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  • Butler's brilliance

    I read his first book, Mobilization of the Nervous System, as soon as it was published in 1990. This was back when you had to take a letter for Australia to the post office, figure out the postage and then wait. He wrote me back immediately, and I still have the reply.

    It seems to me that the great majority of physical therapists are stuck at one end of the afferent neuron and even then their treatment avenue is via target tissues. We need to encourage therapists to look along the nerves, trunk, cord, autonomic nervous system and the forgotten brain!
    Perhaps I sensed something. David Butler’s star has continued to rise since, and for good reason. He has worked diligently to remain connected to the research and academic communities, and has completed an educational degree himself. I haven’t done any of that.

    Still, we continue to agree on many aspects of theory and technique. In fact, the only thing I see missing from his treatment is the encouragement of instinctive motion for correction. I guess that’s my thing. He just doesn’t care for it, I guess.

    Anyway, this interview with David is something every therapist should listen to.

    He says many things but two really stood out for me. He speaks briefly of what the sciences say about observable clinical phenomena and the support for proposed theory, seeming to distinguish this from evidence of effectiveness. It sounds like a movement toward “science-based” thinking to me though he never says that. (see The Wrong Question for more about this)

    Butler also questions the sharp distinction between acute and chronic pain. I’ve been questioning that since 1980.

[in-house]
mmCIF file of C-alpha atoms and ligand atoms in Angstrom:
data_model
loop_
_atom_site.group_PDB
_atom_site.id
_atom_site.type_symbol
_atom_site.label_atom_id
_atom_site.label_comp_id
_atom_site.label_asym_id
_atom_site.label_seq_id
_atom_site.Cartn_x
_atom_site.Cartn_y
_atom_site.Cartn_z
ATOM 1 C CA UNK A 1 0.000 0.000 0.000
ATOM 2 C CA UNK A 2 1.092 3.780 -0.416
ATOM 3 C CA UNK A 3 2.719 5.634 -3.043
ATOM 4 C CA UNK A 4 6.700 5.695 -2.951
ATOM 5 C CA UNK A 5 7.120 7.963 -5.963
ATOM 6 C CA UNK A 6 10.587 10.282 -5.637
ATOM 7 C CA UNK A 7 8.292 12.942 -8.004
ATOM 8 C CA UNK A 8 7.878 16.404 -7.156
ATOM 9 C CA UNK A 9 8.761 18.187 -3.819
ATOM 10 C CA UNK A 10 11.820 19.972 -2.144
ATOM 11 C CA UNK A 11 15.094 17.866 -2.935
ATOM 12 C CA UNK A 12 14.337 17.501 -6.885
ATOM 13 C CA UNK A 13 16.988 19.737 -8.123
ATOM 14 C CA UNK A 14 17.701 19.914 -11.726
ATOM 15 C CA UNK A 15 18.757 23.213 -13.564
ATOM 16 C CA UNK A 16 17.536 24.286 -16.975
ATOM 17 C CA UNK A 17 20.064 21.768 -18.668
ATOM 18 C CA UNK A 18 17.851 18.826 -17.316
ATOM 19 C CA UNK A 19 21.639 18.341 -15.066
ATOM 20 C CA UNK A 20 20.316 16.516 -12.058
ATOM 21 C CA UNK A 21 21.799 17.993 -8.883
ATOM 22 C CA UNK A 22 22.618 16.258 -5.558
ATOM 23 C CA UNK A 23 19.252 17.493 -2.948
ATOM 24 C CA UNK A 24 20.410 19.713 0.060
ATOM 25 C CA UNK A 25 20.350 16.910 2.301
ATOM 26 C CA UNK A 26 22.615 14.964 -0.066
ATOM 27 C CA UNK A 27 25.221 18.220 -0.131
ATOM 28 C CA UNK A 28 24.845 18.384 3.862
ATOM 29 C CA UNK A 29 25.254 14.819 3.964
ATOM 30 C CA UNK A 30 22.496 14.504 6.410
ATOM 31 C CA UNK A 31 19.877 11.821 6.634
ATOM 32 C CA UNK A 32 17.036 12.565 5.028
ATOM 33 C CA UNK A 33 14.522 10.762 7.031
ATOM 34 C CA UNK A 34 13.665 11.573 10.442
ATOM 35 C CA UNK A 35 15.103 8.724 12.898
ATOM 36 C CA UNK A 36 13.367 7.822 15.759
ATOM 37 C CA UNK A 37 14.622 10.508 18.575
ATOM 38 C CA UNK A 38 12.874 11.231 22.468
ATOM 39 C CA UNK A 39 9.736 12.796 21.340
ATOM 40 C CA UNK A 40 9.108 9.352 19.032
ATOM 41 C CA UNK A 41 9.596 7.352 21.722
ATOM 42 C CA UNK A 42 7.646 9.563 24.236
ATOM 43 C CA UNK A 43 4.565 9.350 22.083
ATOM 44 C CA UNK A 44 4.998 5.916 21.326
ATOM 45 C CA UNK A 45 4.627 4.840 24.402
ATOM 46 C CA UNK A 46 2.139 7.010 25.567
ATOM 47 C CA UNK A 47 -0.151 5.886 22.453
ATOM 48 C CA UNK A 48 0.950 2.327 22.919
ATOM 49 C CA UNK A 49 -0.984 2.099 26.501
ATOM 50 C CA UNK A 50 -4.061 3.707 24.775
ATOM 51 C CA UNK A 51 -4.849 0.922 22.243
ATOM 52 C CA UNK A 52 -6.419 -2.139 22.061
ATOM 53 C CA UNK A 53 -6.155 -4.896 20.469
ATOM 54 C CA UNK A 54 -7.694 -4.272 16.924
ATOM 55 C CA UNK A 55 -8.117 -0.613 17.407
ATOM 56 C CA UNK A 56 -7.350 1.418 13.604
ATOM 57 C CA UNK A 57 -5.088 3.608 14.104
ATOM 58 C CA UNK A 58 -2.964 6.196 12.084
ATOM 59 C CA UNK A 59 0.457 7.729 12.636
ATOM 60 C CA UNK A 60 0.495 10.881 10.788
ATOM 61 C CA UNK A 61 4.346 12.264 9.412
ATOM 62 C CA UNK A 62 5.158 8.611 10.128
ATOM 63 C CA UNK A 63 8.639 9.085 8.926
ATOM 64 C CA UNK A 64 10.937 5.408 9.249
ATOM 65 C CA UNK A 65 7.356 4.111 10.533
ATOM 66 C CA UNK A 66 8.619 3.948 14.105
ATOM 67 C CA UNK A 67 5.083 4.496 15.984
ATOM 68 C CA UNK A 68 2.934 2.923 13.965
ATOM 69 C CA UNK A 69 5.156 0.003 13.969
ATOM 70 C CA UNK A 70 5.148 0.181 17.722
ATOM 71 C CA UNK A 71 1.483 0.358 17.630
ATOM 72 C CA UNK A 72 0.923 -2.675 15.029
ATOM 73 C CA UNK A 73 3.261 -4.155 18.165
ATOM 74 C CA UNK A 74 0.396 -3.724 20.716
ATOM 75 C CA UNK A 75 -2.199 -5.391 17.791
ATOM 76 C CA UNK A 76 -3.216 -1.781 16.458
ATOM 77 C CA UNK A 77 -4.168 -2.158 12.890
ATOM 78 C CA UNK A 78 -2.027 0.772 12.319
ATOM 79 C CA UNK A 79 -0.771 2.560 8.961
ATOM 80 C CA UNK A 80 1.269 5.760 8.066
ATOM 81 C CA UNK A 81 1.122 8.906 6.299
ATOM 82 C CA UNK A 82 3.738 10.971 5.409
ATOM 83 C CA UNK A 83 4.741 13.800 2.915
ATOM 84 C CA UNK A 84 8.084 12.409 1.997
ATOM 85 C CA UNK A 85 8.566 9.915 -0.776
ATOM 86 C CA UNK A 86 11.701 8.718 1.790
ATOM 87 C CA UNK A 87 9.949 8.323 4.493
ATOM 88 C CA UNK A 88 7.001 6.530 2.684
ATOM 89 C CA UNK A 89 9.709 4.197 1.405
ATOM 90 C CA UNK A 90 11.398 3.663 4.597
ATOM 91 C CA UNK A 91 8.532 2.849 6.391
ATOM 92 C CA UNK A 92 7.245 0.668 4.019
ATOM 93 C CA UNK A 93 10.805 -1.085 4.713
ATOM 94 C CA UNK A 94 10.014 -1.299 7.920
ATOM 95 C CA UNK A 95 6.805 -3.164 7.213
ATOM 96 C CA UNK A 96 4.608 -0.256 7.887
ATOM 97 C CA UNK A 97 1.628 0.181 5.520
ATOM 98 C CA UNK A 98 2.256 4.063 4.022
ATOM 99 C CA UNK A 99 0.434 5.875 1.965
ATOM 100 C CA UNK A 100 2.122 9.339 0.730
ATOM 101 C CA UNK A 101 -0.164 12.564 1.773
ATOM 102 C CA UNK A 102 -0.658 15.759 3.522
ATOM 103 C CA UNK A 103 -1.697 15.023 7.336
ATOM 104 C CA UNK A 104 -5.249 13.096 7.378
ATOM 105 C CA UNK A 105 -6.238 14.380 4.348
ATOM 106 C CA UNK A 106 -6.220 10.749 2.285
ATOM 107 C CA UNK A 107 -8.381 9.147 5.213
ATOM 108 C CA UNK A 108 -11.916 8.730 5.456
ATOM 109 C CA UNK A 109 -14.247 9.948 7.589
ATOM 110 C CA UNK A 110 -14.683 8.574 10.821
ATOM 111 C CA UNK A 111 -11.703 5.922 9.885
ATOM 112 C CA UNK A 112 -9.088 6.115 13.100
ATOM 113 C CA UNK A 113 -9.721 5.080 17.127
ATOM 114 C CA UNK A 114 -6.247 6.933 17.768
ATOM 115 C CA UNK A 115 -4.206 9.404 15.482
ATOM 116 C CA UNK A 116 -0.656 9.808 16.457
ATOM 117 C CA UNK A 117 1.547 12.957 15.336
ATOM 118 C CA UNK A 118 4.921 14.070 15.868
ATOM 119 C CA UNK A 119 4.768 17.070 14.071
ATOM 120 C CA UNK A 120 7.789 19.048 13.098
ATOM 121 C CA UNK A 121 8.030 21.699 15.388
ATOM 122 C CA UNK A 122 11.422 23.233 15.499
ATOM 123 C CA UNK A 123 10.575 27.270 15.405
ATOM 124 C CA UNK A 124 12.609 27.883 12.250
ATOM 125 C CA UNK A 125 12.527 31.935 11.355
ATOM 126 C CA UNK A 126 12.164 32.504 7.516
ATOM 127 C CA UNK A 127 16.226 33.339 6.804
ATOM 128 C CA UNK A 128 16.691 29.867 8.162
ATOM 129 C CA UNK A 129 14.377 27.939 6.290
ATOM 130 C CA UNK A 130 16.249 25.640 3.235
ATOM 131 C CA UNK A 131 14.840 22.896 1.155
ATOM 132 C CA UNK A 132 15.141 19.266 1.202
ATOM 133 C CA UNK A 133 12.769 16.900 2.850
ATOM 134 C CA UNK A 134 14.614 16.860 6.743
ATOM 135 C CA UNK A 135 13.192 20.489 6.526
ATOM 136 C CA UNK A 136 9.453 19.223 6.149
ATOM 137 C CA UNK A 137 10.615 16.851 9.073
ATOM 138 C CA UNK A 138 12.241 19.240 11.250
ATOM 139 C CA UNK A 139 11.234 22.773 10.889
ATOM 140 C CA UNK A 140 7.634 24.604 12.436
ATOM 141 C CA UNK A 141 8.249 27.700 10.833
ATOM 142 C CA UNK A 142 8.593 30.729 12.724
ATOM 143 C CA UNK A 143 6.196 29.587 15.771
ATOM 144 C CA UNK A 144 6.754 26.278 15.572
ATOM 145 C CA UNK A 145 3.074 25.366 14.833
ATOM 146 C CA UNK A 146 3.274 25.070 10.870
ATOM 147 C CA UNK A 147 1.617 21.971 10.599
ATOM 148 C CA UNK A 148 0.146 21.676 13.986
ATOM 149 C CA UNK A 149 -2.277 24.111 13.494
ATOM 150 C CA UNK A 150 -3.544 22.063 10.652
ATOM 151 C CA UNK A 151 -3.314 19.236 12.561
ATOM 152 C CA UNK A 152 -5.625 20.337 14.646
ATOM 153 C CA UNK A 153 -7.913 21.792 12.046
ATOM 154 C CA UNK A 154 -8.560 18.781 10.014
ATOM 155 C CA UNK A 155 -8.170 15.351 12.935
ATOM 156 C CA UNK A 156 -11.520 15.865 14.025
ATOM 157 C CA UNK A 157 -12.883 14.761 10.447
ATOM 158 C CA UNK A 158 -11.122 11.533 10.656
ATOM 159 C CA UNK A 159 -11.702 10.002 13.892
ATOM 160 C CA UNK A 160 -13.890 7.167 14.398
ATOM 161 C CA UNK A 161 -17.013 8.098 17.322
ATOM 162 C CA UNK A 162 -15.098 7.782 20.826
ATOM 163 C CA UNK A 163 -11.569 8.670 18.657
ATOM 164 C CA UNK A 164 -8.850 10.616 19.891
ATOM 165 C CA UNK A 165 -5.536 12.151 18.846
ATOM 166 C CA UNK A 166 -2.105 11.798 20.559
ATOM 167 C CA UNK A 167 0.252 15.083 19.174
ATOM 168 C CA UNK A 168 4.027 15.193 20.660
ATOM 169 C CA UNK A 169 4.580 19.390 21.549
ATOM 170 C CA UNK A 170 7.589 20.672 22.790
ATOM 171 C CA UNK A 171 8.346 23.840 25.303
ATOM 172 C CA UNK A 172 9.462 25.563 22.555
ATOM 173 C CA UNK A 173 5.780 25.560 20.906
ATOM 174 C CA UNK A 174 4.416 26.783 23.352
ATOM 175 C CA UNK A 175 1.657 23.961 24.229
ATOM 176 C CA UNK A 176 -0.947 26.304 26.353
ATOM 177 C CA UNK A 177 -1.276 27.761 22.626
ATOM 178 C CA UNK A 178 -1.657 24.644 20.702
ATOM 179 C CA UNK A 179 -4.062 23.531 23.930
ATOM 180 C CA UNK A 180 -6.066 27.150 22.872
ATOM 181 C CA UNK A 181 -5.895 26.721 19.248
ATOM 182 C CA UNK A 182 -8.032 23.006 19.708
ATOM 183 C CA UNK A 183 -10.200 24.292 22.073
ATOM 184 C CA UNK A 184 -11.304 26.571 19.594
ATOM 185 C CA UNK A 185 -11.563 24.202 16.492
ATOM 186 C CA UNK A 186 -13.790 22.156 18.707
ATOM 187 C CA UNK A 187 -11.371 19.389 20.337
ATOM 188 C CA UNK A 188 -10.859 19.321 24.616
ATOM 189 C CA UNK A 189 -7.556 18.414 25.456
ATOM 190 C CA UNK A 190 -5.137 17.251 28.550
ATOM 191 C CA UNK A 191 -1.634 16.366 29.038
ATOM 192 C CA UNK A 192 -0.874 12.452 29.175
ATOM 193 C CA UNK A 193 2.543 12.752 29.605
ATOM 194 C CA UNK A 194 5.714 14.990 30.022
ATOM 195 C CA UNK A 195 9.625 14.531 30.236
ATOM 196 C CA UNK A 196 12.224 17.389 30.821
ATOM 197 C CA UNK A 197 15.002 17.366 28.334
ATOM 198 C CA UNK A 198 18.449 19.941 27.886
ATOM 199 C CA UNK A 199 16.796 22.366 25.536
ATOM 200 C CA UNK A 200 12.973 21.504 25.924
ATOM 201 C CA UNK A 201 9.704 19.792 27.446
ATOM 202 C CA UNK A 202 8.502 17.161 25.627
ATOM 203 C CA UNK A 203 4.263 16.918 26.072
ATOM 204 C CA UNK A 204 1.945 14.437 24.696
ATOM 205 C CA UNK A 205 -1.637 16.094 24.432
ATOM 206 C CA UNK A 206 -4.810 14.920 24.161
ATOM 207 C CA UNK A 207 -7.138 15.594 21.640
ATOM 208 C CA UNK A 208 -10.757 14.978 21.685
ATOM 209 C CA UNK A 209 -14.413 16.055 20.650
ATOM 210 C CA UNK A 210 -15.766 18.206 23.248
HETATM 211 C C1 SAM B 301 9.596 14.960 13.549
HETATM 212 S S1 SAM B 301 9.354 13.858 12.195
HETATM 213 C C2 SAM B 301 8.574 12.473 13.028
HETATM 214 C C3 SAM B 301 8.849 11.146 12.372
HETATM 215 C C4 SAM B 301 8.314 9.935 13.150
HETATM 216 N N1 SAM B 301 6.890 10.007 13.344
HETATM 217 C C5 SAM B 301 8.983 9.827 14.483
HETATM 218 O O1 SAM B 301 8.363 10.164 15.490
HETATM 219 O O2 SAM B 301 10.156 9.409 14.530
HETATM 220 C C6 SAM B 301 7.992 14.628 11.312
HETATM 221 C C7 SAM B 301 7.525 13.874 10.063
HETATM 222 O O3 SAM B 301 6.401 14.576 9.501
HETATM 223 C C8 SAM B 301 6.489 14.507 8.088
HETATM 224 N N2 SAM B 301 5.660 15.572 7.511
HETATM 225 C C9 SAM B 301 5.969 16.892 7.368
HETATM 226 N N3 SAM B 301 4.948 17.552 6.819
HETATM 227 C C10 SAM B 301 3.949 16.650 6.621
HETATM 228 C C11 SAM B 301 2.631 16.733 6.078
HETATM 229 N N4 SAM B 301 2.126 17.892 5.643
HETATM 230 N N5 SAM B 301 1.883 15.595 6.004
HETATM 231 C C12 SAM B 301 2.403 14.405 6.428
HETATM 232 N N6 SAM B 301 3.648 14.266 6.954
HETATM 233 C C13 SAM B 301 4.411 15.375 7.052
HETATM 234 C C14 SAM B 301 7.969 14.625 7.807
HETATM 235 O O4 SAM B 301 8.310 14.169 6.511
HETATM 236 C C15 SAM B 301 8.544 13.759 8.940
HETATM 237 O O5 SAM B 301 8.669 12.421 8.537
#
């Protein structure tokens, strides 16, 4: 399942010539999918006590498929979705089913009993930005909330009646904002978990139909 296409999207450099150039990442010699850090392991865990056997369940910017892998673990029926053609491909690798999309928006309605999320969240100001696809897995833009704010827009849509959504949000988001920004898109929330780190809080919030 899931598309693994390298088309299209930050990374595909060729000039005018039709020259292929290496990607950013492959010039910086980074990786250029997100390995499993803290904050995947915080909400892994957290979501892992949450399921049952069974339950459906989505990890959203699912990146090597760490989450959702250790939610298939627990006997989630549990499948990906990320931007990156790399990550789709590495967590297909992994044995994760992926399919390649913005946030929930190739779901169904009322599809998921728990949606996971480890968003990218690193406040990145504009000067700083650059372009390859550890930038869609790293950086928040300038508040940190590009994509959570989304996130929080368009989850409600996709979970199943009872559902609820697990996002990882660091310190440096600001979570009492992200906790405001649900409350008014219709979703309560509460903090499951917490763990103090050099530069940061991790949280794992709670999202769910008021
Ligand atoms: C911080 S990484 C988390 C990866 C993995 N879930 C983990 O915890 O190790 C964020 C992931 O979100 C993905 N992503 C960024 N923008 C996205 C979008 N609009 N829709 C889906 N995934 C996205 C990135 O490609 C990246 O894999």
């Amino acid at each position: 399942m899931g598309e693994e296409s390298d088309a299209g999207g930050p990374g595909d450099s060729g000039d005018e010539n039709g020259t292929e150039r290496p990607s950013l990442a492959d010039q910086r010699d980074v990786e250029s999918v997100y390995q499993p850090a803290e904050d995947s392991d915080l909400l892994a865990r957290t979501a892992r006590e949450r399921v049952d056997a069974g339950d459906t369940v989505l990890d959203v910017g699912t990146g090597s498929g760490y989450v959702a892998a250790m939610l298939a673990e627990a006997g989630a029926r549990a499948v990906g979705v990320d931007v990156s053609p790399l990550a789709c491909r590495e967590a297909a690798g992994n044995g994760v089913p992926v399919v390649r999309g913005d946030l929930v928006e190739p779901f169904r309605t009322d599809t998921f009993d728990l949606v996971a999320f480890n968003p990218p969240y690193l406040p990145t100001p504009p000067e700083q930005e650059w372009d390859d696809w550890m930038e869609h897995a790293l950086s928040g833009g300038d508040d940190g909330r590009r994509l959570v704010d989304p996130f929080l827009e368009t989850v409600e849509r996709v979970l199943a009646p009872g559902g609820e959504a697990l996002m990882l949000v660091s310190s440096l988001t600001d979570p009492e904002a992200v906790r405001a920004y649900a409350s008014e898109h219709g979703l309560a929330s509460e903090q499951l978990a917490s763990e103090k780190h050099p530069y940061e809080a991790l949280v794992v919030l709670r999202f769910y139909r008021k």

Finally, there is his renewed appreciation for neuroplasticity. The man interviewing him seemed averse to this though it is obviously a fact clinicians shouldn’t ignore. I expressed my feelings about this in the Suppose This Were True thread.

    I’d love to hear what Butler has to say about that, but I guess he doesn’t read such things.
    Barrett L. Dorko

  • #2
    Just listened to the whole thing again.
    What comes very strongly to the forefront, is that David has a BIG capacity for patience: the interviewer is so clearly out of his league that he keeps tossing in the non-sequitur reactions. David has a gift of gently staying, or steering matters back on track, while communicating the science very well.

    I think that is where his status has grown from - his ability to communicate so effortlessly about complexities - and not by alienating others. I remember Cyriax' talks, Kaltenborn, Evjenth and Janda for instance - all big names in the rehab world (set aside their concepts for a moment); none of them brought their message as effective and non-offending as David.

    I do not mean to take away from his scientific endeavours or great insights - just saying that I think his ability to speak and write so effectively are crucial to the quickness and size of his "revolution".
    We don't see things as they are, we see things as WE are - Anais Nin

    I suppose it's easier to believe something than it is to understand it.
    Cmdr. Chris Hadfield on rise of poor / pseudo science

    Pain is a conscious correlate of the implicit perception of threat to body tissue - Lorimer Moseley

    We don't need a body to feel a body. Ronald Melzack

    Comment


    • #3
      I appreciate what you're saying. What revolution?
      Barrett L. Dorko

      Comment


      • #4
        The focus on the nervous system as primary entry point for therapy.
        It wasn't his alone, not was it fully new, hence my quotation marks.
        We don't see things as they are, we see things as WE are - Anais Nin

        I suppose it's easier to believe something than it is to understand it.
        Cmdr. Chris Hadfield on rise of poor / pseudo science